Ria Reis

Ria Reis

Ria Reis

  • Associate Professor, Department of Anthropology, University of Amsterdam
  • Professor of Medical Anthropology, Department of Public Health and Primary Care, Leiden University Medical Center
  • Honorary Professor, Children’s Institute, School of Child and Adolescent Psychology, University of Cape Town
  • Fellow, African Studies Centre Leiden Community

Ria Reis is Full Professor of Medical Anthropology at Leiden University Medical Center, Department of Public Health and Primary Care (LUMC/PHEG), Associate Professor at the University of Amsterdam (UVA), Department of Anthropology, and in South Africa, Honorary Professor at the University of Cape Town (UCT), the Children’s Institute, School of Child and Adolescent Psychology, in South Africa. She also is a Fellow at the African Studies Centre Leiden (ASCL) community.

Whilst originally a cultural anthropologist (her graduate research was on the position of Tibetan Buddhist women in Ladakh, India) – Reis’s doctoral research took her to medical anthropology and neuropsychiatry. In Swaziland, where she lived from 1985-88, she investigated traditional healing and the treatment gap for epilepsy and therapy choices of people with seizures. In the 1990s she was involved in projects on concepts of epilepsy in the Netherlands, epilepsy stigma in Vietnam and China, and in many other projects on chronic illness and disability in different cultural settings.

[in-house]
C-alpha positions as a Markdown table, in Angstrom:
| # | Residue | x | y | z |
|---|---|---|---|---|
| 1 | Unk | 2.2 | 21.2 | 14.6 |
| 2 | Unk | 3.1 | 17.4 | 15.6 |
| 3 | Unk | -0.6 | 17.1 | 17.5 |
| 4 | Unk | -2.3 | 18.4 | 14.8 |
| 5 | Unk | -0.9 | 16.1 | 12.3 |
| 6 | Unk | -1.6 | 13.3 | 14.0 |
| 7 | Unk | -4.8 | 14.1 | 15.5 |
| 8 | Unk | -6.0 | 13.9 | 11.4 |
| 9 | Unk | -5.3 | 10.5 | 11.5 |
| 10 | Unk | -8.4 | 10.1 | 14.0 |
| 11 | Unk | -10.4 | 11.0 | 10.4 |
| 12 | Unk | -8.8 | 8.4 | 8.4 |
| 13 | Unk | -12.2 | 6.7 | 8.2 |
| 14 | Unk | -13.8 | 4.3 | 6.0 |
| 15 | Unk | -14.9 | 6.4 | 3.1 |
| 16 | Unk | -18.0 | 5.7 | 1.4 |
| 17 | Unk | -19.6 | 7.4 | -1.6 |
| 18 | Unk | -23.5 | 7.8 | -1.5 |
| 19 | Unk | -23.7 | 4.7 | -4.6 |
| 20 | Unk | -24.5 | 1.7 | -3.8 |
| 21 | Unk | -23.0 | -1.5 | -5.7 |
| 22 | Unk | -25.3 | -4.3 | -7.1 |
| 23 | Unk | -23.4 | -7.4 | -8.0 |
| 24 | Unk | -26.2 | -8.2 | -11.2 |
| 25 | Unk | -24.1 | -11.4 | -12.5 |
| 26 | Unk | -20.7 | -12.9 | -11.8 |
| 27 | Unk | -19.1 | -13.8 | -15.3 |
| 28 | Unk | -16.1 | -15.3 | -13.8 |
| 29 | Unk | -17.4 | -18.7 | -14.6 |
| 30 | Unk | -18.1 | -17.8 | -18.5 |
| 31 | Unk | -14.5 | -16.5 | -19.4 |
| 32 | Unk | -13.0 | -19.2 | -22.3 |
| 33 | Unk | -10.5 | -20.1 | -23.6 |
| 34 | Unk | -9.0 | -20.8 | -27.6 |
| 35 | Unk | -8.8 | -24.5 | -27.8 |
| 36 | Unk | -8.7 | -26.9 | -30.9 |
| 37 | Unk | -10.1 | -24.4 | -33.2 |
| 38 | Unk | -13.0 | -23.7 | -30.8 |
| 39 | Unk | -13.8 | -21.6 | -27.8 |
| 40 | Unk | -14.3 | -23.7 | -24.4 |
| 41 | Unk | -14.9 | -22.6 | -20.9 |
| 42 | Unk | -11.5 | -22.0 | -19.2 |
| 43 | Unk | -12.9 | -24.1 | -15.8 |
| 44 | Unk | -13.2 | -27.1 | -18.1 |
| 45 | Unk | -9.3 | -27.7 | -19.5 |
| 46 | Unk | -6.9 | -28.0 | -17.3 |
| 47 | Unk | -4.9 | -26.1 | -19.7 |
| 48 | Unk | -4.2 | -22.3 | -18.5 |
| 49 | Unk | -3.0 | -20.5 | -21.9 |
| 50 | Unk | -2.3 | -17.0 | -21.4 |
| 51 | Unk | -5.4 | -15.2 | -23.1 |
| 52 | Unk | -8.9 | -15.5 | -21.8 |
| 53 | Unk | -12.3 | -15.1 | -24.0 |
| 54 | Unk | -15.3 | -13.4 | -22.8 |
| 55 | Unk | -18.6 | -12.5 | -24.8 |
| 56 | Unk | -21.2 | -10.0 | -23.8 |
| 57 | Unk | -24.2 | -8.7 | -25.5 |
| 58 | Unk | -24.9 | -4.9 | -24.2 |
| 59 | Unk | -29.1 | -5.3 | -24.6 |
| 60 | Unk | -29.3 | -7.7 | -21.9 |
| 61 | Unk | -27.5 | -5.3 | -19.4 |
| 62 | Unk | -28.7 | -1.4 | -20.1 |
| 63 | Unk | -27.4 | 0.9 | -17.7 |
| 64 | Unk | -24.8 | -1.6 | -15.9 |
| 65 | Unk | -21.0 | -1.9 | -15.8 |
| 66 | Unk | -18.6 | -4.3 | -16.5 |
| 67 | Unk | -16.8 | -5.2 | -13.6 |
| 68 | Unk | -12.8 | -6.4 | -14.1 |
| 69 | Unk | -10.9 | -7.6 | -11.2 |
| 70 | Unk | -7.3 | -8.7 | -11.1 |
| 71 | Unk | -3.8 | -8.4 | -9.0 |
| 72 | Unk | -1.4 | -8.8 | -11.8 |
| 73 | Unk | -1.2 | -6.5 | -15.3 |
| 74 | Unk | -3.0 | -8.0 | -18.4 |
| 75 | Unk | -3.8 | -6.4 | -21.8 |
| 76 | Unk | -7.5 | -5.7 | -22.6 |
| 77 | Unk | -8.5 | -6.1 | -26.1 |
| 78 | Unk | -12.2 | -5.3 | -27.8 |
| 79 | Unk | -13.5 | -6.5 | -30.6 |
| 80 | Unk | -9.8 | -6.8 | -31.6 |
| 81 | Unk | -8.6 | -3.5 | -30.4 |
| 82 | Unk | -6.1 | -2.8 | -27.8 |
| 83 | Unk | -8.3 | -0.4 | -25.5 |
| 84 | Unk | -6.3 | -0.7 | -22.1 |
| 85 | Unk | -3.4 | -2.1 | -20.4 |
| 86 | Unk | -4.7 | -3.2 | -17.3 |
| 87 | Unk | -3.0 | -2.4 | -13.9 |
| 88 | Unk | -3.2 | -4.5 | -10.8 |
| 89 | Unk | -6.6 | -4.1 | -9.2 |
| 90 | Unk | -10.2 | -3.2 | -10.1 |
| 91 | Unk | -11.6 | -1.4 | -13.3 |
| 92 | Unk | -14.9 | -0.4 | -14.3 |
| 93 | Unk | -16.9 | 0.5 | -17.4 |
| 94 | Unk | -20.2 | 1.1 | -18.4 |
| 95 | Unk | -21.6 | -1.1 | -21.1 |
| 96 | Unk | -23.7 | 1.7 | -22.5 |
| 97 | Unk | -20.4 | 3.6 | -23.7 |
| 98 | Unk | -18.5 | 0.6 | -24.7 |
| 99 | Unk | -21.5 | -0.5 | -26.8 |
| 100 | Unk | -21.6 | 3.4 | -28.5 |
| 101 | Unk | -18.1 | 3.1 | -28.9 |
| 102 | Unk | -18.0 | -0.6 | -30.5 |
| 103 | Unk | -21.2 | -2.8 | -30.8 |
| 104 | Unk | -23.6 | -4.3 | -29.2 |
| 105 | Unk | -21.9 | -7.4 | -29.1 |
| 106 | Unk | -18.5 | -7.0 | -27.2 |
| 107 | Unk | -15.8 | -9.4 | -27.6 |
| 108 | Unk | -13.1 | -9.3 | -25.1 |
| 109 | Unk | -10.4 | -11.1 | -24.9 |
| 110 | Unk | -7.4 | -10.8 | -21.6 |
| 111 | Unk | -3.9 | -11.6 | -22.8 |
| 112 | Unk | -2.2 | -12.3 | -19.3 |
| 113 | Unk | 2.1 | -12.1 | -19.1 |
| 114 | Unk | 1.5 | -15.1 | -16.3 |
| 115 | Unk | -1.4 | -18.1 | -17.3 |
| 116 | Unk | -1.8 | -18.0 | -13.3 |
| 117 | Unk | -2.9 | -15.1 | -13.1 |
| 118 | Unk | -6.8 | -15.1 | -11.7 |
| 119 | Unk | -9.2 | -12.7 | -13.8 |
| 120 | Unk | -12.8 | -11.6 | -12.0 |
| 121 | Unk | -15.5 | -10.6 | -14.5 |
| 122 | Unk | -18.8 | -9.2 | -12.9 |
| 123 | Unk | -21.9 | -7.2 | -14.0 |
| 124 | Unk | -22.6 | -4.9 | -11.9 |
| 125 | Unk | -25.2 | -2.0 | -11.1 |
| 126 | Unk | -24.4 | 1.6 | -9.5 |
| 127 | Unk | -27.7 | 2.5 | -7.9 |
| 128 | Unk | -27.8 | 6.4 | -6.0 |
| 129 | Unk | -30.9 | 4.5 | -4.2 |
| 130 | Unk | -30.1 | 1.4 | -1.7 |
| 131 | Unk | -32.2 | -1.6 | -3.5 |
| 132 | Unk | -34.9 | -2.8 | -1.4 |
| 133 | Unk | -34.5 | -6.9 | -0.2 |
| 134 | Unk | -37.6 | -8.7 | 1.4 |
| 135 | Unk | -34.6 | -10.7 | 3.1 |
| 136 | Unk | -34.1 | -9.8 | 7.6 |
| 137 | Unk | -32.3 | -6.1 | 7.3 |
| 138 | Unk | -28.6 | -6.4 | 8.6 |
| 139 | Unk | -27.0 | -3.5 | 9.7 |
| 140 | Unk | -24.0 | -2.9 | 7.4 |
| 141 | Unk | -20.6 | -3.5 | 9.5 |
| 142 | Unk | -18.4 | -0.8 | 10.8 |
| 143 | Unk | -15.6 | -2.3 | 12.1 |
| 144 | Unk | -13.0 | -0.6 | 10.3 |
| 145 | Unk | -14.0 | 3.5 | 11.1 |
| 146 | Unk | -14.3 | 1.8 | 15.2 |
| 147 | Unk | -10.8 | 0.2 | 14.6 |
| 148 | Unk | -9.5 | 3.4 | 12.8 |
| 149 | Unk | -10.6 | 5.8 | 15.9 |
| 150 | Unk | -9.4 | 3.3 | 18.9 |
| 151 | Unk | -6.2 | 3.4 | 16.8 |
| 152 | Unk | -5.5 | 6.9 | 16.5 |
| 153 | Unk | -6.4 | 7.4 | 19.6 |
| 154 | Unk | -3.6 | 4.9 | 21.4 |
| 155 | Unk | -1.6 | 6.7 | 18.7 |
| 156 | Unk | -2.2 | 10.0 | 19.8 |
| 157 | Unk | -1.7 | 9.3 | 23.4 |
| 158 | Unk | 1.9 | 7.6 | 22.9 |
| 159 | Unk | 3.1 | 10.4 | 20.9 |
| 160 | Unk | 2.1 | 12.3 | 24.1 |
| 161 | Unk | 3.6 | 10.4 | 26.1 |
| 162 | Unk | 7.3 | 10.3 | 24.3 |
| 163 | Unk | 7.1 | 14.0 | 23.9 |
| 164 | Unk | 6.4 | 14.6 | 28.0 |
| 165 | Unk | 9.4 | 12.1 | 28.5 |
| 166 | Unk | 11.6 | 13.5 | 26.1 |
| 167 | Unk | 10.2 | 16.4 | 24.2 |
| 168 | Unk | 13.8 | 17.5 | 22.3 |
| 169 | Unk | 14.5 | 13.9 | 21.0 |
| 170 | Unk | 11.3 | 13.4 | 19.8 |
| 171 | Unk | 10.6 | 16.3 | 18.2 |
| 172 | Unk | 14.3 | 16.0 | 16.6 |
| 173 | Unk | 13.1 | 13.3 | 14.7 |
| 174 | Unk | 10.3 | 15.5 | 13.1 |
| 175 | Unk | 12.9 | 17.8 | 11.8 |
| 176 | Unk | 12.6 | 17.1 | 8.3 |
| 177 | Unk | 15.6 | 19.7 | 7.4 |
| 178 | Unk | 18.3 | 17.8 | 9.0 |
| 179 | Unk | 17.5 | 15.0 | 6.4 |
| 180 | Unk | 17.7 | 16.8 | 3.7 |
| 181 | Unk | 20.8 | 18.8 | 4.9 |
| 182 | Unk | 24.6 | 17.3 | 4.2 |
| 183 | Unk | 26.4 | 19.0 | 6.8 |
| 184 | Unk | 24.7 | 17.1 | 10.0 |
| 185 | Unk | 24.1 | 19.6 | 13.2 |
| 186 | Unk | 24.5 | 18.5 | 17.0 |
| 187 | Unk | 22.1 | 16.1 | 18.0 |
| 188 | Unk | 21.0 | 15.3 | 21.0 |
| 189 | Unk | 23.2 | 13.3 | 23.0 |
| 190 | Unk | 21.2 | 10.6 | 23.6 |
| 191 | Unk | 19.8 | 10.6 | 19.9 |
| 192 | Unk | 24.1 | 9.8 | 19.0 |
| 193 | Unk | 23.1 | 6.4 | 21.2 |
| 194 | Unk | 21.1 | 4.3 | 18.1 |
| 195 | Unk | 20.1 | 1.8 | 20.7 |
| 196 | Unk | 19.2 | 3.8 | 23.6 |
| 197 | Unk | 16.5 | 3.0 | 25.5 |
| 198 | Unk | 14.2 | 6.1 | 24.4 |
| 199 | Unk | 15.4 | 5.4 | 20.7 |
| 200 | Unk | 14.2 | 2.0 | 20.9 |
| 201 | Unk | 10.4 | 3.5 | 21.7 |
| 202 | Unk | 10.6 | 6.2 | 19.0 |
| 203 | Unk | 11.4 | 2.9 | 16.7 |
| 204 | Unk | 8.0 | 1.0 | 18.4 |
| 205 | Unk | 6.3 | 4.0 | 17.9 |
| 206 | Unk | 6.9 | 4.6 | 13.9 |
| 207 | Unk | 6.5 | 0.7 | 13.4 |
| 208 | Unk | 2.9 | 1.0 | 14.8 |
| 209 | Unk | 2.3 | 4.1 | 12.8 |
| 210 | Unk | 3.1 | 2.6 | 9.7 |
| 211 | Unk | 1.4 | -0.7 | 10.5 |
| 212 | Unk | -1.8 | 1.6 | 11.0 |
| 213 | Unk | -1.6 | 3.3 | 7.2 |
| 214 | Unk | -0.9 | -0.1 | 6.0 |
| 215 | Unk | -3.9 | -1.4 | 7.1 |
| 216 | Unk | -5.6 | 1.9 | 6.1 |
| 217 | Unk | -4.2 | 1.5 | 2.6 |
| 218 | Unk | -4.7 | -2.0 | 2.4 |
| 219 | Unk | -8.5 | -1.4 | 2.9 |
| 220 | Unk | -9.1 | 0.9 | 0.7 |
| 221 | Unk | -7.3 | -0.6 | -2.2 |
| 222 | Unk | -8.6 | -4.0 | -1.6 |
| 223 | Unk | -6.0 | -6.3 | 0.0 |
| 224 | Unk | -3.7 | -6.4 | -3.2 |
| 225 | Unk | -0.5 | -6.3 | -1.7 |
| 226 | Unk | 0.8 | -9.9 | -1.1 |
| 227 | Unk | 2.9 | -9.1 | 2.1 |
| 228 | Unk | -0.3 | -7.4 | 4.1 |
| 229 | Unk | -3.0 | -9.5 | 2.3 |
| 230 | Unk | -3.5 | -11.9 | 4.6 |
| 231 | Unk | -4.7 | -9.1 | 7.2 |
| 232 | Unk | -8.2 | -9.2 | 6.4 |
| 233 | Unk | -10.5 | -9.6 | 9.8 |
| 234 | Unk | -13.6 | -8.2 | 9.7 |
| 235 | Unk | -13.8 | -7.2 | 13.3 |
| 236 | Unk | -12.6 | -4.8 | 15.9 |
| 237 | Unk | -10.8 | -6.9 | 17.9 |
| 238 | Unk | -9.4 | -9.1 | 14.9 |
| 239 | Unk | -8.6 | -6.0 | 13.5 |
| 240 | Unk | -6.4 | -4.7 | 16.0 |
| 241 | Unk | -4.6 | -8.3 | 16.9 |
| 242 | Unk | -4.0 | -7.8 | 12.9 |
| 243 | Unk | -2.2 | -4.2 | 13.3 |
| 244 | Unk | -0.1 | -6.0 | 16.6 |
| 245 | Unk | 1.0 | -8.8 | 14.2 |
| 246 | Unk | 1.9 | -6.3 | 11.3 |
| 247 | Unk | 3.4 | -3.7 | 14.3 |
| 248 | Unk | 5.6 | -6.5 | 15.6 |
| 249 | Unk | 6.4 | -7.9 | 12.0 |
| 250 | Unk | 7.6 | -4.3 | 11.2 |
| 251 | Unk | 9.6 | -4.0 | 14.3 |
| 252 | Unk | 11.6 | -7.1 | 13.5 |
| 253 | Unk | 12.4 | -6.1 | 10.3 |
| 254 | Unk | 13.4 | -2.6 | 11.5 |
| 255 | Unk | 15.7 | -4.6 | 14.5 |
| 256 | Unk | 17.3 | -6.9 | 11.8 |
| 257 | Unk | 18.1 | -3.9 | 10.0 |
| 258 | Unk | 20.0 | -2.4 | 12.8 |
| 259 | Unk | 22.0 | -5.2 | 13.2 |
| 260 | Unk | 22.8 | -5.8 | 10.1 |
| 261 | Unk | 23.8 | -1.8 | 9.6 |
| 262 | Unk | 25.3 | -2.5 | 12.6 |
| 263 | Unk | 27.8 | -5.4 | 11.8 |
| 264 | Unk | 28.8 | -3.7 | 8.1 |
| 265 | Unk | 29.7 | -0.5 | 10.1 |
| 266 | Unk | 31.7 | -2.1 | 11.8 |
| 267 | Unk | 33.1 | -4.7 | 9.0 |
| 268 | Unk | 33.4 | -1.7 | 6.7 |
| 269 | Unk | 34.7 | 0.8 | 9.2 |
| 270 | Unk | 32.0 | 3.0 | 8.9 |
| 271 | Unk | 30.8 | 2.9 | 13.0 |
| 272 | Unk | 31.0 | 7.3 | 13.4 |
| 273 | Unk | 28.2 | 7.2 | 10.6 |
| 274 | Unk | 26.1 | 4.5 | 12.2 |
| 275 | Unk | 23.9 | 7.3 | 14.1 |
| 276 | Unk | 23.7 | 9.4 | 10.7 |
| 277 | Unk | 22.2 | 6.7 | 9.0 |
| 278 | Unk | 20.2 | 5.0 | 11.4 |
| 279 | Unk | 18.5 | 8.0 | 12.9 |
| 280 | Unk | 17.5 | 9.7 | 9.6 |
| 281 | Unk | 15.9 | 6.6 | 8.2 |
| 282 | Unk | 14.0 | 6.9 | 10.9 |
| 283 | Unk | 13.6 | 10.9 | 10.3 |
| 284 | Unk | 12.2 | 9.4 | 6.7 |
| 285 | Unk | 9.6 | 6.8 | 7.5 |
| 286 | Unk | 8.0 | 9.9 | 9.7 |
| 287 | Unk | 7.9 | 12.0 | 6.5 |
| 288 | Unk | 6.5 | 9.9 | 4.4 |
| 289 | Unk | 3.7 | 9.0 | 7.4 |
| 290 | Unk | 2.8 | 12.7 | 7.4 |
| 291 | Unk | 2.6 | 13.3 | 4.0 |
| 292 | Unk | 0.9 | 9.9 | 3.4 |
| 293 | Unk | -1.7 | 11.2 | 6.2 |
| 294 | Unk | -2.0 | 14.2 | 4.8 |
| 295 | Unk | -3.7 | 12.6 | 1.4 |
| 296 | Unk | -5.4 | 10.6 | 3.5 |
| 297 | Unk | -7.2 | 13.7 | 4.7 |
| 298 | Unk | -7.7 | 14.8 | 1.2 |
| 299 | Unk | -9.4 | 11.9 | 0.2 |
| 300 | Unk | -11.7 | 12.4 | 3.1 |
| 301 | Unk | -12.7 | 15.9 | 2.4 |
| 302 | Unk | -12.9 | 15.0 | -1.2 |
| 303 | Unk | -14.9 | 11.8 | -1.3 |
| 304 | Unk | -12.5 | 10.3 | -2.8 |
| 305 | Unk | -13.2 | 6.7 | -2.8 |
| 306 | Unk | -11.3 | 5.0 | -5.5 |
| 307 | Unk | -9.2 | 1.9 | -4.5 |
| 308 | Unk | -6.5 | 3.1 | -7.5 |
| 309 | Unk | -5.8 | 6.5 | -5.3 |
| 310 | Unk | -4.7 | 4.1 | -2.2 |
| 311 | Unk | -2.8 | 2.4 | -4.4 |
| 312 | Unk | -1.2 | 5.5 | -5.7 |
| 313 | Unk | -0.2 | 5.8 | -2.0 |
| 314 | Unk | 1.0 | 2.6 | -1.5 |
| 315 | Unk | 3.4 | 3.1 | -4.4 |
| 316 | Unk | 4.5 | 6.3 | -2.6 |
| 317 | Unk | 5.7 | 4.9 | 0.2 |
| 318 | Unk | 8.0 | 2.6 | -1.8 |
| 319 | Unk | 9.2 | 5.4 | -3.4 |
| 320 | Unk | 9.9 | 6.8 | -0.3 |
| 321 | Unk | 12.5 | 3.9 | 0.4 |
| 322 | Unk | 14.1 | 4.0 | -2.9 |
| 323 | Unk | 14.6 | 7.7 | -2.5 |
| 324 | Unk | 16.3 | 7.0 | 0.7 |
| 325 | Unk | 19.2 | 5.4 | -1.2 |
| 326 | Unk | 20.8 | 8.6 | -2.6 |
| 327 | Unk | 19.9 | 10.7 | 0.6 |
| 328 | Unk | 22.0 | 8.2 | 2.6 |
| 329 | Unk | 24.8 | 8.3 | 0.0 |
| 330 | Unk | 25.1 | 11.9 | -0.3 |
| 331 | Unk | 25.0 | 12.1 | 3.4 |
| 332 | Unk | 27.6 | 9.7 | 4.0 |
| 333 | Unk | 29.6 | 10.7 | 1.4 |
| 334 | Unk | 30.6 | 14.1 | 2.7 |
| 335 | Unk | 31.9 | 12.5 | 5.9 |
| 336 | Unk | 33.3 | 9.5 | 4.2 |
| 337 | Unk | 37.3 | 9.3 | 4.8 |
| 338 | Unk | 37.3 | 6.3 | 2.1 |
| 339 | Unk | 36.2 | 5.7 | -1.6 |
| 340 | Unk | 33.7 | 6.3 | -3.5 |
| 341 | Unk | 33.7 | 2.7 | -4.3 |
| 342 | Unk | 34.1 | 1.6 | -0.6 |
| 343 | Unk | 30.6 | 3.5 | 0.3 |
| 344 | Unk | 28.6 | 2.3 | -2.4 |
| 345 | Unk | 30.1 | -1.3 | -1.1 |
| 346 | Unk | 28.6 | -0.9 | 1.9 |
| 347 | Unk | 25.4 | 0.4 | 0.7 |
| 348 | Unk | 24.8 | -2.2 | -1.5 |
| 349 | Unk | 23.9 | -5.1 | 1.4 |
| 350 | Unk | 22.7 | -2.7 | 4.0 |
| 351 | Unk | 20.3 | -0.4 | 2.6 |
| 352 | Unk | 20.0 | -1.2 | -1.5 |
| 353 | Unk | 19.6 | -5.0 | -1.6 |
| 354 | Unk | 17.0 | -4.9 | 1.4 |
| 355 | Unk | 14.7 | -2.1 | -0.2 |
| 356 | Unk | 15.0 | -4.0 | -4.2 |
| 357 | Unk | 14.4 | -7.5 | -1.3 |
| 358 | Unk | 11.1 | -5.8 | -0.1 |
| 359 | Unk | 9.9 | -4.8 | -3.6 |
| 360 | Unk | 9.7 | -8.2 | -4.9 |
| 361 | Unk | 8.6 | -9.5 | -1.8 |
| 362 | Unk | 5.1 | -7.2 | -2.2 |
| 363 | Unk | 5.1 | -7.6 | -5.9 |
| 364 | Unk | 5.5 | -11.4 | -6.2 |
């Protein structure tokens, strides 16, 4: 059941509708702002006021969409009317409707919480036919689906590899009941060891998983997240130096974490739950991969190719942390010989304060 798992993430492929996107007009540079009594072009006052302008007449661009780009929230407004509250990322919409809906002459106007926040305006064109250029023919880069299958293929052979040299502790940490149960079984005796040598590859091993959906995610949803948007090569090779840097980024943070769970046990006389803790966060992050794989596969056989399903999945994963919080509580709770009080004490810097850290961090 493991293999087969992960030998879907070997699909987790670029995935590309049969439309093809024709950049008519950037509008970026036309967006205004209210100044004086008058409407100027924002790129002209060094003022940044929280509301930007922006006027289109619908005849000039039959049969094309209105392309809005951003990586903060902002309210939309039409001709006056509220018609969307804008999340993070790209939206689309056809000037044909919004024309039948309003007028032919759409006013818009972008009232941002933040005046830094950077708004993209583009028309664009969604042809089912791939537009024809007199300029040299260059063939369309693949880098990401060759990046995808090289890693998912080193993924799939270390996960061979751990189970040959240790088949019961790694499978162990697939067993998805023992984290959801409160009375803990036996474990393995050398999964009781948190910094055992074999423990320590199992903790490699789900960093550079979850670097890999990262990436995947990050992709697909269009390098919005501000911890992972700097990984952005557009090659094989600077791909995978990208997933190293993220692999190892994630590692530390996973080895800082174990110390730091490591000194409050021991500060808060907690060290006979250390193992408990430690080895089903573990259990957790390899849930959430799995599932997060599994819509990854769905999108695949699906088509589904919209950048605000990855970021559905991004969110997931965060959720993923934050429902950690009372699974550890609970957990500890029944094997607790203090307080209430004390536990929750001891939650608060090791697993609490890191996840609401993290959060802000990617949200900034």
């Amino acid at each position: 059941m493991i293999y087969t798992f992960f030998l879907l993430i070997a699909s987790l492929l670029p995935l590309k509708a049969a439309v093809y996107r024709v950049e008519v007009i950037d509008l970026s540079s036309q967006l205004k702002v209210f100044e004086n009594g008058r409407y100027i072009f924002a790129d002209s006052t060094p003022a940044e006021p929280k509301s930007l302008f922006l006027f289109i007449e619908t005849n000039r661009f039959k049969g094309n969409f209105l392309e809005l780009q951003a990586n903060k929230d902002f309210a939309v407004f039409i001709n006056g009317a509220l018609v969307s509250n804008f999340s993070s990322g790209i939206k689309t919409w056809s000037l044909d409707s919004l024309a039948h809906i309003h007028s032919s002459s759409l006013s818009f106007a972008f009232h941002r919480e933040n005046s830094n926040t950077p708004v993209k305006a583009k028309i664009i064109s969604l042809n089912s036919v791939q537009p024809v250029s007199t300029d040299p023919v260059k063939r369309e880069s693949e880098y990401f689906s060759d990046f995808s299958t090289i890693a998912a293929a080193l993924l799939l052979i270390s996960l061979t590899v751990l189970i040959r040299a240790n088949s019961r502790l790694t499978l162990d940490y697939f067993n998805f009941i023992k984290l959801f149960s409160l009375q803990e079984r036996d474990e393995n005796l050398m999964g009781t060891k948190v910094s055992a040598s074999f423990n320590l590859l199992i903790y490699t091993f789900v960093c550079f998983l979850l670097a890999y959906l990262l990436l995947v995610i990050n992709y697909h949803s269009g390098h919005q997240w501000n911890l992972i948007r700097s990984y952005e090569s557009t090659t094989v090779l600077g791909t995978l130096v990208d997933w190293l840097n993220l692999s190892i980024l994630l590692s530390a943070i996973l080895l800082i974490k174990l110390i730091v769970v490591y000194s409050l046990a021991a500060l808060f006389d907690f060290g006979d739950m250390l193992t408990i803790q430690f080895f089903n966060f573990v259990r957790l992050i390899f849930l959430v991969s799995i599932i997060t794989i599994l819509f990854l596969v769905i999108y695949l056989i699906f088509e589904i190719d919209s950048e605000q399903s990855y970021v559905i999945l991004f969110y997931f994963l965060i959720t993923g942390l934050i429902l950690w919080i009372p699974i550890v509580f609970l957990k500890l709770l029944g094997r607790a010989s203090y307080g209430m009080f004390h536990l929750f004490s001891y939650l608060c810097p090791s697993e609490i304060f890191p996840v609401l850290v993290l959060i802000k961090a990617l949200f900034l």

Over the past 17 years her research has shifted to children and youth health and wellbeing. A core theme is the intergenerational transmission of vulnerabilities in contexts of inequality and (post)conflict, and young people’s health perceptions, strategies and resilience. She has particular interest in youth mental health and cultural idioms of distress as expressions of communal social suffering in regions affected by epidemics, disasters, conflicts and violence.

Examples of projects are: ‘The intergenerational transmission of violence and resilience in Burundi’; ‘Health in a former fishing village: a life-course approach’; ‘Healthy cities for children’; and many child and youth centered graduate and doctoral projects.

Most of her work articulates anthropological research within multidisciplinary health research and interventions, particularly in collaborative projects with partners in policy and practice. She is PI of the social science component in the MaxART Universal Test and Treat Implementation study program in which the UVA collaborates with Swaziland’s Ministry of Health, Aidsfund, Clinton Health Access Initiative, Harvard University , GNP+, SafAIDS and SACEMA; and of ‘Young Burundians tactical agency regarding sexual relations and decision making: From participatory research to evidence-based and practically relevant sexuality education’; and she is involved in a range of research and intervention studies in youth services and community health within the ‘Academic Collaborative Center Public Health – youth North South-Holland’ (AWP-j NZH) and collaborates in the development of a frugal thermometer for Africa.